Teaching Real-World Categories Using Touchscreen Equivalence-Based Instruction

Ronda Barron, J.C. Leslie, Sinead Smyth

Research output: Contribution to journalArticle

Abstract

Although researchers have evaluated the application of equivalence-based instruction (EBI) to naturalistic teaching settings, few have examined individualized educational programs of application. The current study therefore employed an EBI procedure to teach individual categorization lessons to pre-school age children (n = 5). A category sort test was used to identify stimuli for each child which were incorrectly categorized pre-intervention. These stimuli consisted of real-world stimuli from non-overlapping categories (e.g., toys, clothing, and fruit). Participants were trained in six conditional discriminations tested for the emergence of three three-member classes (A1, B1, C1; A2, B2, C2; A3, B3, C3) using a computerized touchscreen matching to sample (MTS) procedure. Participants subsequently were trained to identify receptively the category label for the C stimulus in each class. Following training and testing, the category sort test was re-administered. All participants demonstrated categorization of the directly trained class members and further generalization to addition unknown stimuli. The results show that little training was required in the use of touchscreen responding indicating that the use of such devices may provide a simple means of computerized teaching in young populations.
LanguageEnglish
Pages89-101
JournalPSYCHOLOGICAL RECORD
Volume68
Issue number1
Early online date8 Mar 2018
DOIs
Publication statusPublished - 31 Mar 2018

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Teaching
Play and Playthings
Clothing
varespladib methyl
Fruit
Research Personnel
Equipment and Supplies
Population
Equivalence
Real World
Stimulus

Keywords

  • Touchscreen
  • Categorization
  • Children
  • Equivalence-based instruction
  • Match-to-sample

Cite this

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abstract = "Although researchers have evaluated the application of equivalence-based instruction (EBI) to naturalistic teaching settings, few have examined individualized educational programs of application. The current study therefore employed an EBI procedure to teach individual categorization lessons to pre-school age children (n = 5). A category sort test was used to identify stimuli for each child which were incorrectly categorized pre-intervention. These stimuli consisted of real-world stimuli from non-overlapping categories (e.g., toys, clothing, and fruit). Participants were trained in six conditional discriminations tested for the emergence of three three-member classes (A1, B1, C1; A2, B2, C2; A3, B3, C3) using a computerized touchscreen matching to sample (MTS) procedure. Participants subsequently were trained to identify receptively the category label for the C stimulus in each class. Following training and testing, the category sort test was re-administered. All participants demonstrated categorization of the directly trained class members and further generalization to addition unknown stimuli. The results show that little training was required in the use of touchscreen responding indicating that the use of such devices may provide a simple means of computerized teaching in young populations.",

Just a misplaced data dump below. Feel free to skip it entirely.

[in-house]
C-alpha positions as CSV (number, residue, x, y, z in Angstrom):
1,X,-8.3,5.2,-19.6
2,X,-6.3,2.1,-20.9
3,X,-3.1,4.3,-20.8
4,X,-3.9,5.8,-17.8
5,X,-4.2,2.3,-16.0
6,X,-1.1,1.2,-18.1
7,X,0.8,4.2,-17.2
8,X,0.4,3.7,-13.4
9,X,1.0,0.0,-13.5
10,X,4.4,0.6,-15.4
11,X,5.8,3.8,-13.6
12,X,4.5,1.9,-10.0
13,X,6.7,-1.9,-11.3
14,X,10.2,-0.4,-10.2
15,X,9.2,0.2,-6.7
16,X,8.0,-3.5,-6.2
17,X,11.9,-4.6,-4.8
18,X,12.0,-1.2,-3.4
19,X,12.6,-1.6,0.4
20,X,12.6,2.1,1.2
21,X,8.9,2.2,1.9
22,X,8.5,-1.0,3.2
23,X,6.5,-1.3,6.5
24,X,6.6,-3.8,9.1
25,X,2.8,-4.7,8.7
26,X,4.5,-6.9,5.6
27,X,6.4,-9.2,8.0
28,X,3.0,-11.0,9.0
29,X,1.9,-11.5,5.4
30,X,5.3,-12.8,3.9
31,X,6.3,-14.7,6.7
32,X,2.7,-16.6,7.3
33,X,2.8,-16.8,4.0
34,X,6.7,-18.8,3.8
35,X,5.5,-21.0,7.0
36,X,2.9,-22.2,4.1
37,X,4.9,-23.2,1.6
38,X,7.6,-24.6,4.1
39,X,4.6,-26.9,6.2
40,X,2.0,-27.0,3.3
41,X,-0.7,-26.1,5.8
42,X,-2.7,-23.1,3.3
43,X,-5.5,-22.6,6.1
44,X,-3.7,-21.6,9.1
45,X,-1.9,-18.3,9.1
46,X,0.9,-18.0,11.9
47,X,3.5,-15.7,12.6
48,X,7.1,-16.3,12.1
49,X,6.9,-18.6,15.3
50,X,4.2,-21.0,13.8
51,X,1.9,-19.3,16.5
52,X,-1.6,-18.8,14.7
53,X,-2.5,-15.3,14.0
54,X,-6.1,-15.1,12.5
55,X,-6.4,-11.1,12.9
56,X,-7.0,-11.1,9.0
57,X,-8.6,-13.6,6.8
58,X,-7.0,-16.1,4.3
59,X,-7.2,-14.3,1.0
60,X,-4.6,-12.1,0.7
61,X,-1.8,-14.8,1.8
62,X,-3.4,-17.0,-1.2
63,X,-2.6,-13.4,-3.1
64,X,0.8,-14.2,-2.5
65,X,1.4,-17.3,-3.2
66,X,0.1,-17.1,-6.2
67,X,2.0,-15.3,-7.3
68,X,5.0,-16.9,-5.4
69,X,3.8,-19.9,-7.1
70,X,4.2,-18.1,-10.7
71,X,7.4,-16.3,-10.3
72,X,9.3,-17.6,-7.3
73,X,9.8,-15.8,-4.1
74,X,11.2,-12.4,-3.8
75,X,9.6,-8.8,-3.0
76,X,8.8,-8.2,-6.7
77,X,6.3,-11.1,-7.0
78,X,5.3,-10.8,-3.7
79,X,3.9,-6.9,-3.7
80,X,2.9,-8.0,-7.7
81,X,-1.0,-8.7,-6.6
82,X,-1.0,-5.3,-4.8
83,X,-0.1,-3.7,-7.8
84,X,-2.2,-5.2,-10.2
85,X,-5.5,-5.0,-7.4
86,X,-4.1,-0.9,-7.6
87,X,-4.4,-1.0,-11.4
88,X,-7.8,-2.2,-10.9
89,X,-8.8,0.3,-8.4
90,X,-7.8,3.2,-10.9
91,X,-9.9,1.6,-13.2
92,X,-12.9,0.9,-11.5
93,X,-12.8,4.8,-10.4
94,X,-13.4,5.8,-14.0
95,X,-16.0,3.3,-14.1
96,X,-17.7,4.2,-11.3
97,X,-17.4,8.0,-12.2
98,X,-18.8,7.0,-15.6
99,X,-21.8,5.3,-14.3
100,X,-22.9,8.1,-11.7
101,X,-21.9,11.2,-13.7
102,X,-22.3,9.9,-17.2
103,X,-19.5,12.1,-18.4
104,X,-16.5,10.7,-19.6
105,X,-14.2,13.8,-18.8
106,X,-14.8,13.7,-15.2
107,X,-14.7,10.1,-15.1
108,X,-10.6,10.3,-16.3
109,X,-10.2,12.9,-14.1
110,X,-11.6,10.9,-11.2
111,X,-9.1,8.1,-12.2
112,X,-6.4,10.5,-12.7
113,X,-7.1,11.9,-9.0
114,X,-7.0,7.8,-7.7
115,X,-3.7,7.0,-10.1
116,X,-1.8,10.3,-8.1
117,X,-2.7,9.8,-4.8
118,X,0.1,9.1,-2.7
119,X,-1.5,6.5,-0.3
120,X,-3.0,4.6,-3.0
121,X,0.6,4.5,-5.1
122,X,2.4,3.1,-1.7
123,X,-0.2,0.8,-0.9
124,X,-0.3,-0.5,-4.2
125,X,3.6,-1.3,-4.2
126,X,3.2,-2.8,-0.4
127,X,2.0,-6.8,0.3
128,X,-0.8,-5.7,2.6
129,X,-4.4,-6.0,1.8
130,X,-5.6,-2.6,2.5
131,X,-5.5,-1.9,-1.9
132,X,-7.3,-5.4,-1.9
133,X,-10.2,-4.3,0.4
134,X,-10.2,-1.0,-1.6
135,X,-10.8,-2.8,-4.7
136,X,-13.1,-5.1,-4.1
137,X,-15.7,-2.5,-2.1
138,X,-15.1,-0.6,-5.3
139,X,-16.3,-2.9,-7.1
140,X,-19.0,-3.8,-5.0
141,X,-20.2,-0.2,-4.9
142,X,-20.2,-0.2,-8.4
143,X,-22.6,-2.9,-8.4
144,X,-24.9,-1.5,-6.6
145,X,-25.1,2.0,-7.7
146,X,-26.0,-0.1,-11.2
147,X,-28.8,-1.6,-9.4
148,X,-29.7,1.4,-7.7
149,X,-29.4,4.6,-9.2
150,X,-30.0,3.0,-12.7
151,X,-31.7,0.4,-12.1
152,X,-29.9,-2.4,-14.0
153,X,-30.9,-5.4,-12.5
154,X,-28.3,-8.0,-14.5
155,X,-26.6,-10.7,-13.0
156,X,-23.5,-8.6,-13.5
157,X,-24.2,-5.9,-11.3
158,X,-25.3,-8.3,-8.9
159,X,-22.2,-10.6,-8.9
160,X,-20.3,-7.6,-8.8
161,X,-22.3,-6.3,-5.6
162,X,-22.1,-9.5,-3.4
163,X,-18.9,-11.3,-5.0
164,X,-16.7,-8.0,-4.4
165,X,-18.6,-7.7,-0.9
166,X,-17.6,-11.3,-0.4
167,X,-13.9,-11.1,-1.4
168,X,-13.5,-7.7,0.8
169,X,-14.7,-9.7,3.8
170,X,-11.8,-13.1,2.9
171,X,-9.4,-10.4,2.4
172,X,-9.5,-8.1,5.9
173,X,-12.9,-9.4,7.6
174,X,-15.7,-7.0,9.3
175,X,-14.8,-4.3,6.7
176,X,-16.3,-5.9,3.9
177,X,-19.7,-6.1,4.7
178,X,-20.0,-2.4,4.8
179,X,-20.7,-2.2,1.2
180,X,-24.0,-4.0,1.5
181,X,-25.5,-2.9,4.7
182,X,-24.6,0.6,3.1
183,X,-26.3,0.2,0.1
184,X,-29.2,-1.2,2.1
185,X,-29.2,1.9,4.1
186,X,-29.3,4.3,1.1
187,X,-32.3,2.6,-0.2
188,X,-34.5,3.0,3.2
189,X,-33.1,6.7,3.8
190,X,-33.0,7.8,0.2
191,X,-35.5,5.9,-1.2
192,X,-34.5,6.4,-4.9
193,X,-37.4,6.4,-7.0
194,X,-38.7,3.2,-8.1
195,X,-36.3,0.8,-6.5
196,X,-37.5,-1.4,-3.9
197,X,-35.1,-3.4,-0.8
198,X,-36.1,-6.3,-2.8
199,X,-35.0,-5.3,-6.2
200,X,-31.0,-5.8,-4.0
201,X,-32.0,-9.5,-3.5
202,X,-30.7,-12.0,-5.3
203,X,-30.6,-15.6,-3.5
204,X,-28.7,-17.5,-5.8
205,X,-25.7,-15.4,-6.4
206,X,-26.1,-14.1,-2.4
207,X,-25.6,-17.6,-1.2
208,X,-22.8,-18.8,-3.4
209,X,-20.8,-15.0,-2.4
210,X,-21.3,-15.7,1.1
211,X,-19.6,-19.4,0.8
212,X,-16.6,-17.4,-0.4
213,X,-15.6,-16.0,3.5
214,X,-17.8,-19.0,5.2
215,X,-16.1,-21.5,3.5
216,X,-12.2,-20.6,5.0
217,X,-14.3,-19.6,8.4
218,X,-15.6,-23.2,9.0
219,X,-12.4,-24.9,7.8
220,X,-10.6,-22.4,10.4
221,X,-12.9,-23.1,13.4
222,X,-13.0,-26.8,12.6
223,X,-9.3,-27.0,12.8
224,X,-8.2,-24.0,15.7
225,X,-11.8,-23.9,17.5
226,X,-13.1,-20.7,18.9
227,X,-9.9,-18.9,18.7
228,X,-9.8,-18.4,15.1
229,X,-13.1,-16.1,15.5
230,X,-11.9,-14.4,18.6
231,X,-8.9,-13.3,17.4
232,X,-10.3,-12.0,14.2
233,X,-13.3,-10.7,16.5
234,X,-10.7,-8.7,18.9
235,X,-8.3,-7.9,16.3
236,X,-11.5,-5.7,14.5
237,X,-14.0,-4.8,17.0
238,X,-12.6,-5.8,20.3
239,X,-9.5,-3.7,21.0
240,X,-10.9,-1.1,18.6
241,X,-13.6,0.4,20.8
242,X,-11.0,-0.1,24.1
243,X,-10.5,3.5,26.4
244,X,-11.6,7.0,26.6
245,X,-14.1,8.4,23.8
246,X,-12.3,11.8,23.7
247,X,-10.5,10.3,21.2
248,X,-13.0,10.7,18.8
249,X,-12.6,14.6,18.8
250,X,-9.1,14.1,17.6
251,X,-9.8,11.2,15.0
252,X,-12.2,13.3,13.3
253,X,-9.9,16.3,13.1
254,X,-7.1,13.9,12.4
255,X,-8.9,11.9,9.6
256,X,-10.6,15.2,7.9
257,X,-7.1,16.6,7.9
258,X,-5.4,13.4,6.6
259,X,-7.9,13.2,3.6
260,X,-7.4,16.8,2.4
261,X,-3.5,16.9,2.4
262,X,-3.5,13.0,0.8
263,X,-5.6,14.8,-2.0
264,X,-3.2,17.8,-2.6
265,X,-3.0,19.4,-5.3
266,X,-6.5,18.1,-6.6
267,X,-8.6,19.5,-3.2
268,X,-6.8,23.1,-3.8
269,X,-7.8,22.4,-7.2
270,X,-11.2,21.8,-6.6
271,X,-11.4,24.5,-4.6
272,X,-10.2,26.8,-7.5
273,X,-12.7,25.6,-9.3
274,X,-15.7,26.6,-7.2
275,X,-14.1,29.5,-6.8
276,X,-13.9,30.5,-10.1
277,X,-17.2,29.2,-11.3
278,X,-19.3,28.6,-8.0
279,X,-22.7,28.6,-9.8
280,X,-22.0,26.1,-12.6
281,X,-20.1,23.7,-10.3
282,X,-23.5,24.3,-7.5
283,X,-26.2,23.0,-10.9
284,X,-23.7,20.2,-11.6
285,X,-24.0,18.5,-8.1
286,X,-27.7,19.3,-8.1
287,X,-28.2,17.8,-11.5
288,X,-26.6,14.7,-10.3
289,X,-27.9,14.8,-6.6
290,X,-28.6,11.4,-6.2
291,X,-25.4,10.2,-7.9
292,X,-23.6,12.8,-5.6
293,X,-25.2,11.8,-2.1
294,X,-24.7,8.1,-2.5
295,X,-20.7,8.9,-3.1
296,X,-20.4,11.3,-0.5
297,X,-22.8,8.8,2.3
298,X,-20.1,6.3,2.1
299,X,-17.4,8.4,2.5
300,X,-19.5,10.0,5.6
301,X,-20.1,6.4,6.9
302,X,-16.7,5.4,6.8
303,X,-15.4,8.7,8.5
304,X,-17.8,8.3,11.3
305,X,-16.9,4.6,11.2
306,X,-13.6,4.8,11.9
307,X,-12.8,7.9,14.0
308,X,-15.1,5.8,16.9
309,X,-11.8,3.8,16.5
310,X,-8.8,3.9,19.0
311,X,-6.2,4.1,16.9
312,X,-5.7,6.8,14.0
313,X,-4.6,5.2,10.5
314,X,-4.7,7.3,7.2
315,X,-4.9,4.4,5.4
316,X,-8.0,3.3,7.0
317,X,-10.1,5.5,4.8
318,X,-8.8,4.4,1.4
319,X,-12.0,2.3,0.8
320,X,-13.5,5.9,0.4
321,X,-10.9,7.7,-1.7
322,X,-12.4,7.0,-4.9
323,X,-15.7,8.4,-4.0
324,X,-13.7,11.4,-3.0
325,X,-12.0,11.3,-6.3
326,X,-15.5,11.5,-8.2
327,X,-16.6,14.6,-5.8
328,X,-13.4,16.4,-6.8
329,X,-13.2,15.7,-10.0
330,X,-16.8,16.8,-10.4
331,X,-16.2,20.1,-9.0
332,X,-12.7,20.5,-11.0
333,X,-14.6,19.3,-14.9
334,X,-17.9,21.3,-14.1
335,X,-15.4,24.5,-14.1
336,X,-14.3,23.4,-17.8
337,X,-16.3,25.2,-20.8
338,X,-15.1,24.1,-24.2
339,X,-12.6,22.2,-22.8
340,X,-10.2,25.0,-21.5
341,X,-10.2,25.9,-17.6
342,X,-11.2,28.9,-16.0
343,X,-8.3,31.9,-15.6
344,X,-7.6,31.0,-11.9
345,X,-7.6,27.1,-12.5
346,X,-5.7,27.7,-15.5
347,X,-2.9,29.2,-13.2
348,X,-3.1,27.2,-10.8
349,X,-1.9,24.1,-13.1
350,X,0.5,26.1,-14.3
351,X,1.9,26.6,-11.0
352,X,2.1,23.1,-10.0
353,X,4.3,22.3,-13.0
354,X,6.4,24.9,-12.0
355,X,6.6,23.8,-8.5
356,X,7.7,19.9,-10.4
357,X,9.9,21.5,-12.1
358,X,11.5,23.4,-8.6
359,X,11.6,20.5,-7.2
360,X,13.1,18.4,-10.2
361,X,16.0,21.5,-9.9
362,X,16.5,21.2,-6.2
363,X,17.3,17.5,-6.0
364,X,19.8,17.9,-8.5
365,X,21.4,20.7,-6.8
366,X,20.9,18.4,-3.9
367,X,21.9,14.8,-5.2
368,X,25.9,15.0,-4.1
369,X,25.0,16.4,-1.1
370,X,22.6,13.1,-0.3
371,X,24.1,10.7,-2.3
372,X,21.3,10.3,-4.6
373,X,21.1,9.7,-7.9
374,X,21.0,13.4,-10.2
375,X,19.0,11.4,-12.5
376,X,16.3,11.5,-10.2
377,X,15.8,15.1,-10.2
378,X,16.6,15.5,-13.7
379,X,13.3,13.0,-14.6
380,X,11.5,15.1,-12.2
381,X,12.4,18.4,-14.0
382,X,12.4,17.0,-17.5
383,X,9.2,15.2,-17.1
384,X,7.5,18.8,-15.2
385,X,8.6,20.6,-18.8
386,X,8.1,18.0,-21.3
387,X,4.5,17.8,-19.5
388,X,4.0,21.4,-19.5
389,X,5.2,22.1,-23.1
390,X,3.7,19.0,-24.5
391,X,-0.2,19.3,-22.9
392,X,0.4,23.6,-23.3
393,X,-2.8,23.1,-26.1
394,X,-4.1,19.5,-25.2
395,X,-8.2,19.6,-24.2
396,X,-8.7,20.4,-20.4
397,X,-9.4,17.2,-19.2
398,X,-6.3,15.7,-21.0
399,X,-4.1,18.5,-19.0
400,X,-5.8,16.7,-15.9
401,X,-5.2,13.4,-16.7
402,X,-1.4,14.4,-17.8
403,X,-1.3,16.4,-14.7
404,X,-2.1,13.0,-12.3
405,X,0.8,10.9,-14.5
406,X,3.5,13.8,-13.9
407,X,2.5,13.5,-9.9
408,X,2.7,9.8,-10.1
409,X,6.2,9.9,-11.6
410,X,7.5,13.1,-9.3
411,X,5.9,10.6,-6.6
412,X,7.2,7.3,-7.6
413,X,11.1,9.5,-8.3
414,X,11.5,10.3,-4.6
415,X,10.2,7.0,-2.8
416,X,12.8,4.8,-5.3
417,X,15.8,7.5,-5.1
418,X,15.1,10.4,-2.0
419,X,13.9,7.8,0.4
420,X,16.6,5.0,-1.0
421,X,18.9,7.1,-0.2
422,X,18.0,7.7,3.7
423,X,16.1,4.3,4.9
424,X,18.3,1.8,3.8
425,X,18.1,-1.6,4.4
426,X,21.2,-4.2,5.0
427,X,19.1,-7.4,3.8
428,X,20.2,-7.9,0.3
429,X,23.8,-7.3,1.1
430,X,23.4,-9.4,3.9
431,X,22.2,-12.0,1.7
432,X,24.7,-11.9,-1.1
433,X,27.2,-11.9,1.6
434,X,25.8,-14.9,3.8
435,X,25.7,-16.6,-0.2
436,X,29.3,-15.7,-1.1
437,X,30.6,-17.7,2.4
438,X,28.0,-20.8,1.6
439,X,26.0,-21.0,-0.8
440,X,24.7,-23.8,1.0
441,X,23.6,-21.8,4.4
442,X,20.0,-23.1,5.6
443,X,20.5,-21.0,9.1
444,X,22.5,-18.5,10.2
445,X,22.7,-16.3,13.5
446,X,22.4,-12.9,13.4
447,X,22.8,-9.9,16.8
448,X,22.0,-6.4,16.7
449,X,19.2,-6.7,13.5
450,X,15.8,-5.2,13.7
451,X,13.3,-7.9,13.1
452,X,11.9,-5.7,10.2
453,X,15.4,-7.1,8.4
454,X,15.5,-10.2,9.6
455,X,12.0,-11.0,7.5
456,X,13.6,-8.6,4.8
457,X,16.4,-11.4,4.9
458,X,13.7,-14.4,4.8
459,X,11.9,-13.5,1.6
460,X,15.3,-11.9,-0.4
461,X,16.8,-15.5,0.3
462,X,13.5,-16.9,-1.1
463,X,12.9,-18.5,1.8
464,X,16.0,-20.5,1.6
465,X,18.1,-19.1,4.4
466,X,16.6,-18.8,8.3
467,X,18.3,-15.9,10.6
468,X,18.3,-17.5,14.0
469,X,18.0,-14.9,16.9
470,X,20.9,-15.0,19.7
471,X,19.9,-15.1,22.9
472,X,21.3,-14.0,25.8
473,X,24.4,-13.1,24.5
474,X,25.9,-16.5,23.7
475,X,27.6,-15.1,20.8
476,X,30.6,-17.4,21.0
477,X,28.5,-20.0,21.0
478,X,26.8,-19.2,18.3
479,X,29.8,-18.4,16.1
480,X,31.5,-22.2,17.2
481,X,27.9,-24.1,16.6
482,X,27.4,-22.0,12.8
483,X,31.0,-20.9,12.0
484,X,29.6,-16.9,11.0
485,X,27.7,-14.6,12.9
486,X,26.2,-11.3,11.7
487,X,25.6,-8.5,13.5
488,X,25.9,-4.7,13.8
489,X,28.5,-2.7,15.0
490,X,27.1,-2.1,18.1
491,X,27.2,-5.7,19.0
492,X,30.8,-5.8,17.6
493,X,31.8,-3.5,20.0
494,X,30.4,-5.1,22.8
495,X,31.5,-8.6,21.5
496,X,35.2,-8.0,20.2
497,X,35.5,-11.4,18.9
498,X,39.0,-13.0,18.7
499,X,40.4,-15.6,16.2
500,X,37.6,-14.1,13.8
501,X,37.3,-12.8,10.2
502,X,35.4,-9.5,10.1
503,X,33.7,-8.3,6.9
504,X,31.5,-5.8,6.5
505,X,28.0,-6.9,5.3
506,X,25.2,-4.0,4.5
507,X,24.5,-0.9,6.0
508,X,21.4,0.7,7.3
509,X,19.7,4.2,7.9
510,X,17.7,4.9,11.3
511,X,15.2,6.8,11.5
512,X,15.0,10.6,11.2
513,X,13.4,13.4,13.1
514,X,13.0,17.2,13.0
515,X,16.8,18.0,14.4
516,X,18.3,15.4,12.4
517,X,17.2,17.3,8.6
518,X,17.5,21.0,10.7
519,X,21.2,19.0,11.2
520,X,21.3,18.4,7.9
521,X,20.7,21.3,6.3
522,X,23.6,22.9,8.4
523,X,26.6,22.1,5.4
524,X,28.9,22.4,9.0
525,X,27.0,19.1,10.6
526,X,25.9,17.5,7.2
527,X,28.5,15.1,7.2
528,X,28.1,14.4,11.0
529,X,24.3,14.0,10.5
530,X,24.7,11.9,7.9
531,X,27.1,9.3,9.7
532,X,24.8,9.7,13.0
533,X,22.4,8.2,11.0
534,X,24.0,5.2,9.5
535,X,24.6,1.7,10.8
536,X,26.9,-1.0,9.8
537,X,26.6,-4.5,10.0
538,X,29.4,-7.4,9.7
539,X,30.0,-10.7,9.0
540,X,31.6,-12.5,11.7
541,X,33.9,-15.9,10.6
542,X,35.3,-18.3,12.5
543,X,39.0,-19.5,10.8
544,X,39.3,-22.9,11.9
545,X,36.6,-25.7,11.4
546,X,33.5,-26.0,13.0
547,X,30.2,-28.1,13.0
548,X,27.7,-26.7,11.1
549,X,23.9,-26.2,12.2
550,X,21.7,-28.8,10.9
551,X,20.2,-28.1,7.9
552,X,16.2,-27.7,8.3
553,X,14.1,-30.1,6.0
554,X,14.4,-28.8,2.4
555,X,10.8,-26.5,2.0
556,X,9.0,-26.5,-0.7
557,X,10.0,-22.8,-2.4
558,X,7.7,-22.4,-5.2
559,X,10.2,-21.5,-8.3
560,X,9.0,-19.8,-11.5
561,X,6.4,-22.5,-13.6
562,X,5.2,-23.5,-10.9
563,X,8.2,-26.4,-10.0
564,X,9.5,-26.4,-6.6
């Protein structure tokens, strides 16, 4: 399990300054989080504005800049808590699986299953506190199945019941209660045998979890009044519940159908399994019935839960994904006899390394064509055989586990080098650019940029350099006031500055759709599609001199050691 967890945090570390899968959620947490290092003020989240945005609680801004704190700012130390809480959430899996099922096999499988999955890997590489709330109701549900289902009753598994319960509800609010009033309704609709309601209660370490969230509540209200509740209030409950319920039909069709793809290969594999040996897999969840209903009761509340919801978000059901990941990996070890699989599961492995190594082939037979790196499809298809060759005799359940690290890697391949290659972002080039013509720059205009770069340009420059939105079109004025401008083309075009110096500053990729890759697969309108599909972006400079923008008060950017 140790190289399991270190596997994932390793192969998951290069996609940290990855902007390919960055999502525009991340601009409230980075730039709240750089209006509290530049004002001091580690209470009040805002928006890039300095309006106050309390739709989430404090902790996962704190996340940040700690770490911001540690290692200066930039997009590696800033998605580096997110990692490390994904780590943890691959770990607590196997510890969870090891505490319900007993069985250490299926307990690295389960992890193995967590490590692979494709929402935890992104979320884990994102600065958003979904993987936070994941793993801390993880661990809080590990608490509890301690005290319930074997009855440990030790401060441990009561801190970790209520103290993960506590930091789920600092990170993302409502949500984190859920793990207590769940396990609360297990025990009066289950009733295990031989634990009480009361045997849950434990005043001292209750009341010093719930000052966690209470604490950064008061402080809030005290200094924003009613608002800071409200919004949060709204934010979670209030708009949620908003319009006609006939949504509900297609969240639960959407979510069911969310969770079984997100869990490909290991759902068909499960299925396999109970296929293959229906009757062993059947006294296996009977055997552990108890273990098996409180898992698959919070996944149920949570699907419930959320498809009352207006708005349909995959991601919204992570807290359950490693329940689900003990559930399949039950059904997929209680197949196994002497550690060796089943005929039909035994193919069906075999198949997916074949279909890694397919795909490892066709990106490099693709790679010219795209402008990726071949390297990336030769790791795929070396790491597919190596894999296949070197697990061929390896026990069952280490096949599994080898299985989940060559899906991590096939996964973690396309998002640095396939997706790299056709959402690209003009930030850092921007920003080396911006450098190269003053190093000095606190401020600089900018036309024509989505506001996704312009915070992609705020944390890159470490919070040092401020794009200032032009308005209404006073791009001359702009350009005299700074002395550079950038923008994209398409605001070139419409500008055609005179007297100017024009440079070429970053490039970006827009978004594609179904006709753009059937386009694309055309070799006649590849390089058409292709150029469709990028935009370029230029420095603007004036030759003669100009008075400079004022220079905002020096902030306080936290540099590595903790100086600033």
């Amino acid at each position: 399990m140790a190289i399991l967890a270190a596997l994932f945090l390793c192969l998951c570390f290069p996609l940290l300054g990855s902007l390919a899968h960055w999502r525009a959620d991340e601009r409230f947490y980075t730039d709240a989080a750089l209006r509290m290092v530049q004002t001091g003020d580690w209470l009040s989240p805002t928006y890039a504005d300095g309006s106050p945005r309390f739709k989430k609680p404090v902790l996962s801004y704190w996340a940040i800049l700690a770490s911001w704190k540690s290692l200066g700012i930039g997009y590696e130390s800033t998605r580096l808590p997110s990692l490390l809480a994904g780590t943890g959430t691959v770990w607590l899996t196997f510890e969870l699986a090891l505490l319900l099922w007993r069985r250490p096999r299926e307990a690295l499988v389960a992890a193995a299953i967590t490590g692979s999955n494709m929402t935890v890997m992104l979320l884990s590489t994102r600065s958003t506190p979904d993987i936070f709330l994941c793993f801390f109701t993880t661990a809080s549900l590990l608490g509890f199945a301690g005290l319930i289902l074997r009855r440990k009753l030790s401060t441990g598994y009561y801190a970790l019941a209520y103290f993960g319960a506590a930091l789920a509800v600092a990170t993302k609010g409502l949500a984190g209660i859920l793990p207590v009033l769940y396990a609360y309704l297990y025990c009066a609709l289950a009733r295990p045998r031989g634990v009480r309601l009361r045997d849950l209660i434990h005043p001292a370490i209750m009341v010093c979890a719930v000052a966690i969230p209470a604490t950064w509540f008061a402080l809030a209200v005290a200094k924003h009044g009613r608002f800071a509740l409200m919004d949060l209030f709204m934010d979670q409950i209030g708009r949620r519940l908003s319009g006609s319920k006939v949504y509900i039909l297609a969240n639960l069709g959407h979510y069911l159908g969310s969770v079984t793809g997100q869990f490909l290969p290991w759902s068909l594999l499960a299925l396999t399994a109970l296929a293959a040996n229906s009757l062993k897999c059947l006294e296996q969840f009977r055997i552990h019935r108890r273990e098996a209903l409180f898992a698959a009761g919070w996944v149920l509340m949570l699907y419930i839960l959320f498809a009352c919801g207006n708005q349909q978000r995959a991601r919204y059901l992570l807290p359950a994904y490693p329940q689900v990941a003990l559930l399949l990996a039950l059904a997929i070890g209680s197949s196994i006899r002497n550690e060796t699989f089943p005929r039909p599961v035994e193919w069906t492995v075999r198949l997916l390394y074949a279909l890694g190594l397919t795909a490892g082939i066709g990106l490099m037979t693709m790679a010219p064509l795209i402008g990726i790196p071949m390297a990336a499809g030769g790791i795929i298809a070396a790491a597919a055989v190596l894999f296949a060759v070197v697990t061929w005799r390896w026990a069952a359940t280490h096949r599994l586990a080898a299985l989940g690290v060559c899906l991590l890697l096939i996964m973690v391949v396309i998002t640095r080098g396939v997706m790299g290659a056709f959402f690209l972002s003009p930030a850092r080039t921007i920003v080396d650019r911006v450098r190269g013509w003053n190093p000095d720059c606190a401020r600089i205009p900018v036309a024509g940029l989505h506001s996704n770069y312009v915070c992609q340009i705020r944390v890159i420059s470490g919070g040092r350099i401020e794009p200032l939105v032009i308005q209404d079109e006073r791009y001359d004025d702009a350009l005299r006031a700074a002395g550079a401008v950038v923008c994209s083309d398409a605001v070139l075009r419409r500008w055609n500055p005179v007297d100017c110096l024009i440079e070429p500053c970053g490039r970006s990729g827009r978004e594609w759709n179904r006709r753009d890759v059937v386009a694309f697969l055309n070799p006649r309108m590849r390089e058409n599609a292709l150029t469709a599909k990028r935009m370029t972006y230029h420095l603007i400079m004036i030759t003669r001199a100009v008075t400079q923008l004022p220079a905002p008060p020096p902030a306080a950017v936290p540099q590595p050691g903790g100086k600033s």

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Teaching Real-World Categories Using Touchscreen Equivalence-Based Instruction. / Barron, Ronda; Leslie, J.C.; Smyth, Sinead.

In: PSYCHOLOGICAL RECORD, Vol. 68, No. 1, 31.03.2018, p. 89-101.

Research output: Contribution to journalArticle

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